Things must be on the mend at last, says David Cowell of Myddleton Croft Investment Managers . Just look at those valuations….
Ashcourt Rowan goes to Towry for £97m. And yea, it comes to pass brethren; medium-sized firms building themselves up, usually at the price of reduced service to clients and introducers, purely in order to be bought by bigger firms so the executives can make a short term killing. Also pretty good for a firm that hasn’t made what I would call a profit. Not that I ain’t a capitalist, you understand, but as someone once said, St. Paul I think, “the love of money is the root of all kinds of evil”.
However, one might as easily quote ‘The Governator’ who, when asked if money changed people, remarked that he didn’t feel any different now he was worth $58m from when he had $54m.
The UK headline manufacturing PMI ticked up from a revised 52.7 in December to 53.0 in January, the first pickup in growth for four months. The positive effects of the fall in the oil price are clearly feeding through, helping to support demand while at the same time reducing manufacturers’ costs. The manufacturing sector certainly appears to be heading in the right direction. That export orders are now rising, after the dip towards the end of last year, is a positive move. News, combined with the biggest decline in input costs for six years. This has enabled firms to increase their profit margins, while still being able to reduce output prices. Onwards and upwards.
Did anyone listen to Robert Peston’s prog on Radio 4 about the concentration of wealth? I had to turn it off after 15 minutes of the biggest load of socialist twaddle and skewed statistics merely chosen to fit. No wonder Eddie Mair takes the mickey out of him on PM. It is a fact that a quarter of income tax comes from just 0.5% of the adult population and around half comes from 3%; what sort of twisted mind would think that raising taxes on these would be productive? More to the point, what makes politicians think that they can spend our money better than we can?
Carrying on the general theme of singing our praises; should you have clients who are still wary of a higher exposure to equities, don’t forget our Enhanced Income Portfolio which is designed to return 6% pa of which 4% can be taken as income or rolled up as required. When confidence returns it can be seamlessly changed to higher risk levels. The full fact sheet is on the website but here’s a taster:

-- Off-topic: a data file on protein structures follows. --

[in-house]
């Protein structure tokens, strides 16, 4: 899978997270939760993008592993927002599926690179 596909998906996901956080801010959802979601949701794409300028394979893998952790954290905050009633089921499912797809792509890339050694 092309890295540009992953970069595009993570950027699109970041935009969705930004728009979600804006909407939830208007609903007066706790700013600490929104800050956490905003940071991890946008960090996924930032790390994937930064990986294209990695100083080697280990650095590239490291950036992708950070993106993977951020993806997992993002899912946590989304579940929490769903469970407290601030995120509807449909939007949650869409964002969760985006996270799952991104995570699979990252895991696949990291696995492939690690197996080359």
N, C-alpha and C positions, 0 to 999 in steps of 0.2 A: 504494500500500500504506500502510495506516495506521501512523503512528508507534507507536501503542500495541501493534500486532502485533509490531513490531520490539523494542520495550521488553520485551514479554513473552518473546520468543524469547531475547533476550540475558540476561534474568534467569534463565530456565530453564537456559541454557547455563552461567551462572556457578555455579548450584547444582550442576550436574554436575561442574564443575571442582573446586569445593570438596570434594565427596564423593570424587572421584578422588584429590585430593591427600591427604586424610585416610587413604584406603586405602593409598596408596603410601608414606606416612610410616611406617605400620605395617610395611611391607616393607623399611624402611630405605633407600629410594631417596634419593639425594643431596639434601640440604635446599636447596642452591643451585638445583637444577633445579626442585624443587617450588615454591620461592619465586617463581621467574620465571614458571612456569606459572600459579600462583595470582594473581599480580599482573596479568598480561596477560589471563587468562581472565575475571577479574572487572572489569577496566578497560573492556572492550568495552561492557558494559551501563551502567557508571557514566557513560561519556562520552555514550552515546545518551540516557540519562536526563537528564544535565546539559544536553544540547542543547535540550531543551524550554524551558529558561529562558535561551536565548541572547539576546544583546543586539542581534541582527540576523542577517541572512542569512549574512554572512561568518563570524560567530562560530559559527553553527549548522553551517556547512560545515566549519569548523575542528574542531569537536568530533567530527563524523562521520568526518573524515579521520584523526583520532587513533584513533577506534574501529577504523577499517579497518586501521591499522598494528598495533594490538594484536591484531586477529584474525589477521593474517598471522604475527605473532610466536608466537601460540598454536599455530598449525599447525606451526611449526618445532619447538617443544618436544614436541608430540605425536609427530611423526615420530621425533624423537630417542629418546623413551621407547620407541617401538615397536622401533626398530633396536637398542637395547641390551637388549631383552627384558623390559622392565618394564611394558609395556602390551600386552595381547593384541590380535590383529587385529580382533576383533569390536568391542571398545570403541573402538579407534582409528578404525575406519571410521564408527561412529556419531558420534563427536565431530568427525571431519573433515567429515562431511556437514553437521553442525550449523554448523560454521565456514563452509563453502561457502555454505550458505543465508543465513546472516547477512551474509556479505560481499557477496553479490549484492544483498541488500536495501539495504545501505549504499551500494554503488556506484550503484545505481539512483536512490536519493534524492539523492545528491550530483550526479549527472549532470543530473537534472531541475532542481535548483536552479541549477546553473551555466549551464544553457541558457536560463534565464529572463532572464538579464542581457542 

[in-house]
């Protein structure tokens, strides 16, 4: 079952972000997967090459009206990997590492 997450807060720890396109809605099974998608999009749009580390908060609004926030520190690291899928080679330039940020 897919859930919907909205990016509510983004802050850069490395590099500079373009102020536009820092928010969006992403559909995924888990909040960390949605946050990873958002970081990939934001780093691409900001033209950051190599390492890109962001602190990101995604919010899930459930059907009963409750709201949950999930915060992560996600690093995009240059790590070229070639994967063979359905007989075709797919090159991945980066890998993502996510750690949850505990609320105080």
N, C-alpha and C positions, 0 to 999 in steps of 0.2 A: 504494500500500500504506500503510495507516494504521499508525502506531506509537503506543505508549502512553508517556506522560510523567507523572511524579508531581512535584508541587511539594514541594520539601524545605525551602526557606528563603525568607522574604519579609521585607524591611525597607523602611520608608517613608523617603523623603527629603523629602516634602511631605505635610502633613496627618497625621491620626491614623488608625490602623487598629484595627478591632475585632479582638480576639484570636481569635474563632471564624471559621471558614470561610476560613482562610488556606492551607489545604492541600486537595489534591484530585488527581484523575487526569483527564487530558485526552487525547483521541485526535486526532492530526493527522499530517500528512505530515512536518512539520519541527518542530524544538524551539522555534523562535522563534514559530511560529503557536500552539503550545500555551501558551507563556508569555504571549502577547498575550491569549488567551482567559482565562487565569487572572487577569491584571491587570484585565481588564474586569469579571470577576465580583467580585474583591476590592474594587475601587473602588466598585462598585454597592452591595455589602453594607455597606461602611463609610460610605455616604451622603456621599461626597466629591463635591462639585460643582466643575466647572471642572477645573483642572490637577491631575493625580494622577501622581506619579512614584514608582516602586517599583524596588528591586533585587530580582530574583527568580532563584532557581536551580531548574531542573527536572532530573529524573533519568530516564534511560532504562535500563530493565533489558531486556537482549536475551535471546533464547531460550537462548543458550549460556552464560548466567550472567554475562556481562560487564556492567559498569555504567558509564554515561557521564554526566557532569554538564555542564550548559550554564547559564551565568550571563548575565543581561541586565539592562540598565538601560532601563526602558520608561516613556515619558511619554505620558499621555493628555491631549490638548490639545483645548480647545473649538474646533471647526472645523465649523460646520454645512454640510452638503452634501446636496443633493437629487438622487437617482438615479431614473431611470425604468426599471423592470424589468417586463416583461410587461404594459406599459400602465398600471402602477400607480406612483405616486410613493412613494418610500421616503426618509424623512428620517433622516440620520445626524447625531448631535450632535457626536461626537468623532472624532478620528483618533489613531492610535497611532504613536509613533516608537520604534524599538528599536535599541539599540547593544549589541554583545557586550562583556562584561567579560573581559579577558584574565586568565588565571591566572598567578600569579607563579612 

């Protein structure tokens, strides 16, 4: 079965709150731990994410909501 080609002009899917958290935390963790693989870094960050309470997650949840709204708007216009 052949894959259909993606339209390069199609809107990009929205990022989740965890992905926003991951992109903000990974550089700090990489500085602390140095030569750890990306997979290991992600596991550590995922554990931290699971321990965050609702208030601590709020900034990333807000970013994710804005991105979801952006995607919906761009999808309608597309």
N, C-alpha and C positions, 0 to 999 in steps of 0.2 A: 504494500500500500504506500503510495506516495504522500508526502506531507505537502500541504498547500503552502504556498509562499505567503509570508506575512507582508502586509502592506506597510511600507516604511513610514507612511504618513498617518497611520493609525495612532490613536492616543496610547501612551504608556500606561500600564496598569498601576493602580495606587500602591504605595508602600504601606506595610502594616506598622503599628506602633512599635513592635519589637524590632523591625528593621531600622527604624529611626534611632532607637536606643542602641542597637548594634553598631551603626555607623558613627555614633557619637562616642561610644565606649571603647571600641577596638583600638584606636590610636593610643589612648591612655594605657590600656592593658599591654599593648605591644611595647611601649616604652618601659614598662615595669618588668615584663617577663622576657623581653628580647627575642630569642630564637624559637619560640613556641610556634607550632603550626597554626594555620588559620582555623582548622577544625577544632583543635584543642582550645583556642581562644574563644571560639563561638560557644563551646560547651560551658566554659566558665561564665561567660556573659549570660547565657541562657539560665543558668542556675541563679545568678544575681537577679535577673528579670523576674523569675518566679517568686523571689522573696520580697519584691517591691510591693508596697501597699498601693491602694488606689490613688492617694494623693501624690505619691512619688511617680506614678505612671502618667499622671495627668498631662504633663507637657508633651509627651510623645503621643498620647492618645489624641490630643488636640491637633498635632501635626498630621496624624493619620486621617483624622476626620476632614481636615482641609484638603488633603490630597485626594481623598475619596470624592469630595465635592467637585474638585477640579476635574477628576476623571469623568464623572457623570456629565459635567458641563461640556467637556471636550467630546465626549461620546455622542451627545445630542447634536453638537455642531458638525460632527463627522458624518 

The Reserve Bank of Australia cut the cash target rate by 25bp to a new record low of 2.25%, expecting inflation to fall further below the 2-3% inflation target in Q1. This could add as much half a percentage point to GDP growth in 2015. Domestic demand is running below trend and the weaker A$ should aid a gradual recovery in the non-mining economy. The trade deficit narrowed in Q4, reflecting a solid rise in exports across the board. Oz is interesting providing one hedges the currency.
Tsipras, so I hear, has tentatively agreed to a deal by which the bulk of Greek debt will be extended to 40 or 50 years at 0% interest or near. That is not the debt forgiveness that he promised his electors but it is the next best thing. The eurozone will create the compromise for Greece and when the next crisis hits, probably triggered by France, Europe will either have to create a true fiscal union and mutualise the debt of all countries or break up the eurozone. Since an increasingly large portion of Europeans want to keep the European Union, and since this is a political decision and not an economic one, they will probably end up neutralising Greece’s debt….plus c’est la meme chose.
As if to sabre-rattle, the ECB announced on Wednesday that it would no longer accept Greek bonds as collateral from Greek banks in return for liquidity as of next Wednesday. Greek banks will still be allowed to get emergency funding from the Greek Central Bank, via the so-called Emergency Liquidity Assistance (ELA) facility. However, the ECB can veto the use of ELA with a two-thirds majority in the Governing Council when they meet in a couple of weeks.
In a bid by Theresa May to boost her credentials for the Tory Party leadership, a secondary school teacher was arrested today at London’s Heathrow International airport as he attempted to board an international flight while in possession of a ruler, a protractor, a pair of compasses, a slide-rule and a calculator. At a press conference, a UK Border Control spokesman said he believes the man is a member of the notorious extremist Al-Gebra movement. He did not identify the man, who has been charged by the police with carrying weapons of maths instruction.
‘Al-Gebra is a problem for us’, the spokesman said. ‘They derive solutions by means and extremes, and sometimes go off on tangents in search of absolute values.’ They use secret code names like “X” and “Y” and refer to themselves as “unknowns;” but we have determined that they belong to a common denominator of the axis of medieval with coordinates in every country.
When asked to comment on the arrest, opposition leader Ed Miliband said, “If God had wanted us to have better weapons of maths instruction, He would have given us more fingers and toes.” Fellow Labour colleagues told reporters they could not recall a more intelligent or profound statement by the opposition leader.
Have a good weekend.
For and on behalf of Myddleton Croft Investment Managers
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